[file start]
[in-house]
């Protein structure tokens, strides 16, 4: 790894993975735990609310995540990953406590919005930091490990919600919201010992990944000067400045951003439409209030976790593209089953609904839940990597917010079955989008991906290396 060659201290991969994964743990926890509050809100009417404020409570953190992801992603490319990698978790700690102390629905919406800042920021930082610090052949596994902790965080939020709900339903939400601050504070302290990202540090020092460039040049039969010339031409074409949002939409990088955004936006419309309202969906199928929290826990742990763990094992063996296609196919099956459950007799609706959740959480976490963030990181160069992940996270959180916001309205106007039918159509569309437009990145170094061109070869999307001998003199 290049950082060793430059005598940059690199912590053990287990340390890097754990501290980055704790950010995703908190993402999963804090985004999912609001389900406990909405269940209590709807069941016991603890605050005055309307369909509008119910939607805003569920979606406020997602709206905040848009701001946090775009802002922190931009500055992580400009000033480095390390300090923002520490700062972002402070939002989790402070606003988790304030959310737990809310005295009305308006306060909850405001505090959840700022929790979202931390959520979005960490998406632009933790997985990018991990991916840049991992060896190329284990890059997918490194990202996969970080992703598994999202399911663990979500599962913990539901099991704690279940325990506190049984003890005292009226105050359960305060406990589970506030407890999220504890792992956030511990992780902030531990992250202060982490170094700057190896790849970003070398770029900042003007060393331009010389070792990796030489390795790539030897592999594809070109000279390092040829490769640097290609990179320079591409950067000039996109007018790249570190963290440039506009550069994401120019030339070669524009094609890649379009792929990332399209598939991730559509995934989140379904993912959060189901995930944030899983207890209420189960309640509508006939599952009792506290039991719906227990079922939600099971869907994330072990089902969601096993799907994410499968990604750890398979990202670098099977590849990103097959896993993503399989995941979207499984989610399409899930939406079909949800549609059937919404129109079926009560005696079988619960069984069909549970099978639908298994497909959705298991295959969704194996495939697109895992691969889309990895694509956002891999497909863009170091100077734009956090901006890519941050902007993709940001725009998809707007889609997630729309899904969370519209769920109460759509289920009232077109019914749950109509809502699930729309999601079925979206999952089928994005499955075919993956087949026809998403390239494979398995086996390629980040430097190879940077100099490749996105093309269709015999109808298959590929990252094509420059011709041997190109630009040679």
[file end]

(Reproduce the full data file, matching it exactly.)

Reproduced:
[in-house]
């Protein structure tokens, strides 16, 4: 790894993975735990609310995540990953406590919005930091490990919600919201010992990944000067400045951003439409209030976790593209089953609904839940990597917010079955989008991906290396 060659201290991969994964743990926890509050809100009417404020409570953190992801992603490319990698978790700690102390629905919406800042920021930082610090052949596994902790965080939020709900339903939400601050504070302290990202540090020092460039040049039969010339031409074409949002939409990088955004936006419309309202969906199928929290826990742990763990094992063996296609196919099956459950007799609706959740959480976490963030990181160069992940996270959180916001309205106007039918159509569309437009990145170094061109070869999307001998003199 290049950082060793430059005598940059690199912590053990287990340390890097754990501290980055704790950010995703908190993402999963804090985004999912609001389900406990909405269940209590709807069941016991603890605050005055309307369909509008119910939607805003569920979606406020997602709206905040848009701001946090775009802002922190931009500055992580400009000033480095390390300090923002520490700062972002402070939002989790402070606003988790304030959310737990809310005295009305308006306060909850405001505090959840700022929790979202931390959520979005960490998406632009933790997985990018991990991916840049991992060896190329284990890059997918490194990202996969970080992703598994999202399911663990979500599962913990539901099991704690279940325990506190049984003890005292009226105050359960305060406990589970506030407890999220504890792992956030511990992780902030531990992250202060982490170094700057190896790849970003070398770029900042003007060393331009010389070792990796030489390795790539030897592999594809070109000279390092040829490769640097290609990179320079591409950067000039996109007018790249570190963290440039506009550069994401120019030339070669524009094609890649379009792929990332399209598939991730559509995934989140379904993912959060189901995930944030899983207890209420189960309640509508006939599952009792506290039991719906227990079922939600099971869907994330072990089902969601096993799907994410499968990604750890398979990202670098099977590849990103097959896993993503399989995941979207499984989610399409899930939406079909949800549609059937919404129109079926009560005696079988619960069984069909549970099978639908298994497909959705298991295959969704194996495939697109895992691969889309990895694509956002891999497909863009170091100077734009956090901006890519941050902007993709940001725009998809707007889609997630729309899904969370519209769920109460759509289920009232077109019914749950109509809502699930729309999601079925979206999952089928994005499955075919993956087949026809998403390239494979398995086996390629980040430097190879940077100099490749996105093309269709015999109808298959590929990252094509420059011709041997190109630009040679």